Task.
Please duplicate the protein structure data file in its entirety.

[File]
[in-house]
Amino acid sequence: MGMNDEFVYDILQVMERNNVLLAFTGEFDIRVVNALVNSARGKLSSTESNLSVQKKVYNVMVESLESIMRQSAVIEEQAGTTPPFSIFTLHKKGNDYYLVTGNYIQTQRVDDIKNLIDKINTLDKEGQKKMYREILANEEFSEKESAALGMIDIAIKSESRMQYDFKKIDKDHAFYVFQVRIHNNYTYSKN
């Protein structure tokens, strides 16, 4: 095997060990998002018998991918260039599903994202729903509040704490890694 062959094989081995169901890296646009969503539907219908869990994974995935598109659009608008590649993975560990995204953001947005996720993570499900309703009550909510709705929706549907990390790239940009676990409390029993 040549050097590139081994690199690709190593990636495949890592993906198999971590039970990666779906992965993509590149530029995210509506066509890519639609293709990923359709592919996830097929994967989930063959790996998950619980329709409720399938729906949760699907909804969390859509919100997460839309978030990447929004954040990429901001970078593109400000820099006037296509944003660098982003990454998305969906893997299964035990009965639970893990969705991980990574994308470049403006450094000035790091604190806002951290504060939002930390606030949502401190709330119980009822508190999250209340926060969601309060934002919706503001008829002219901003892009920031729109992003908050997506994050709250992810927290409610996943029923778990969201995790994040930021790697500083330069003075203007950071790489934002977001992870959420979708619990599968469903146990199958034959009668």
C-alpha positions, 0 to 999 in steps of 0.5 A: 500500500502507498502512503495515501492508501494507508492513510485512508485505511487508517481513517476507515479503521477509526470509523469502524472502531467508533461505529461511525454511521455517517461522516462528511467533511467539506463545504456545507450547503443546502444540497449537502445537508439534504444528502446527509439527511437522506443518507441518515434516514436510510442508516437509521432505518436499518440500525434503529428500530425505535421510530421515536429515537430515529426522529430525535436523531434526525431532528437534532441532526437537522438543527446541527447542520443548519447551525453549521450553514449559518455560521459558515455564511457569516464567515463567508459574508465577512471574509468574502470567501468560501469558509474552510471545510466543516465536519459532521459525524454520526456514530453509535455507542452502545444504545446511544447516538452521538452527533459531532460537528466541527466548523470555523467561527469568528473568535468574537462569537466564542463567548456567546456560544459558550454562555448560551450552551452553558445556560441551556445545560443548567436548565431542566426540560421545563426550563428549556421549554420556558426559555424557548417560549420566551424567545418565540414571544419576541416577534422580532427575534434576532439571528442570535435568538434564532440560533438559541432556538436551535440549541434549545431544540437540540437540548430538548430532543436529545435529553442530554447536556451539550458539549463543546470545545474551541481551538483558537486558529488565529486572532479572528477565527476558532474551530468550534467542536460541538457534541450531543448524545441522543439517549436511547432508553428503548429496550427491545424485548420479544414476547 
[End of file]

[in-house]
Amino acid sequence: MGMNDEFVYDILQVMERNNVLLAFTGEFDIRVVNALVNSARGKLSSTESNLSVQKKVYNVMVESLESIMRQSAVIEEQAGTTPPFSIFTLHKKGNDYYLVTGNYIQTQRVDDIKNLIDKINTLDKEGQKKMYREILANEEFSEKESAALGMIDIAIKSESRMQYDFKKIDKDHAFYVFQVRIHNNYTYSKN
């Protein structure tokens, strides 16, 4: 095997060990998002018998991918260039599903994202729903509040704490890694 062959094989081995169901890296646009969503539907219908869990994974995935598109659009608008590649993975560990995204953001947005996720993570499900309703009550909510709705929706549907990390790239940009676990409390029993 040549050097590139081994690199690709190593990636495949890592993906198999971590039970990666779906992965993509590149530029995210509506066509890519639609293709990923359709592919996830097929994967989930063959790996998950619980329709409720399938729906949760699907909804969390859509919100997460839309978030990447929004954040990429901001970078593109400000820099006037296509944003660098982003990454998305969906893997299964035990009965639970893990969705991980990574994308470049403006450094000035790091604190806002951290504060939002930390606030949502401190709330119980009822508190999250209340926060969601309060934002919706503001008829002219901003892009920031729109992003908050997506994050709250992810927290409610996943029923778990969201995790994040930021790697500083330069003075203007950071790489934002977001992870959420979708619990599968469903146990199958034959009668």
C-alpha positions, 0 to 999 in steps of 0.5 A: 500500500502507498502512503495515501492508501494507508492513510485512508485505511487508517481513517476507515479503521477509526470509523469502524472502531467508533461505529461511525454511521455517517461522516462528511467533511467539506463545504456545507450547503443546502444540497449537502445537508439534504444528502446527509439527511437522506443518507441518515434516514436510510442508516437509521432505518436499518440500525434503529428500530425505535421510530421515536429515537430515529426522529430525535436523531434526525431532528437534532441532526437537522438543527446541527447542520443548519447551525453549521450553514449559518455560521459558515455564511457569516464567515463567508459574508465577512471574509468574502470567501468560501469558509474552510471545510466543516465536519459532521459525524454520526456514530453509535455507542452502545444504545446511544447516538452521538452527533459531532460537528466541527466548523470555523467561527469568528473568535468574537462569537466564542463567548456567546456560544459558550454562555448560551450552551452553558445556560441551556445545560443548567436548565431542566426540560421545563426550563428549556421549554420556558426559555424557548417560549420566551424567545418565540414571544419576541416577534422580532427575534434576532439571528442570535435568538434564532440560533438559541432556538436551535440549541434549545431544540437540540437540548430538548430532543436529545435529553442530554447536556451539550458539549463543546470545545474551541481551538483558537486558529488565529486572532479572528477565527476558532474551530468550534467542536460541538457534541450531543448524545441522543439517549436511547432508553428503548429496550427491545424485548420479544414476547 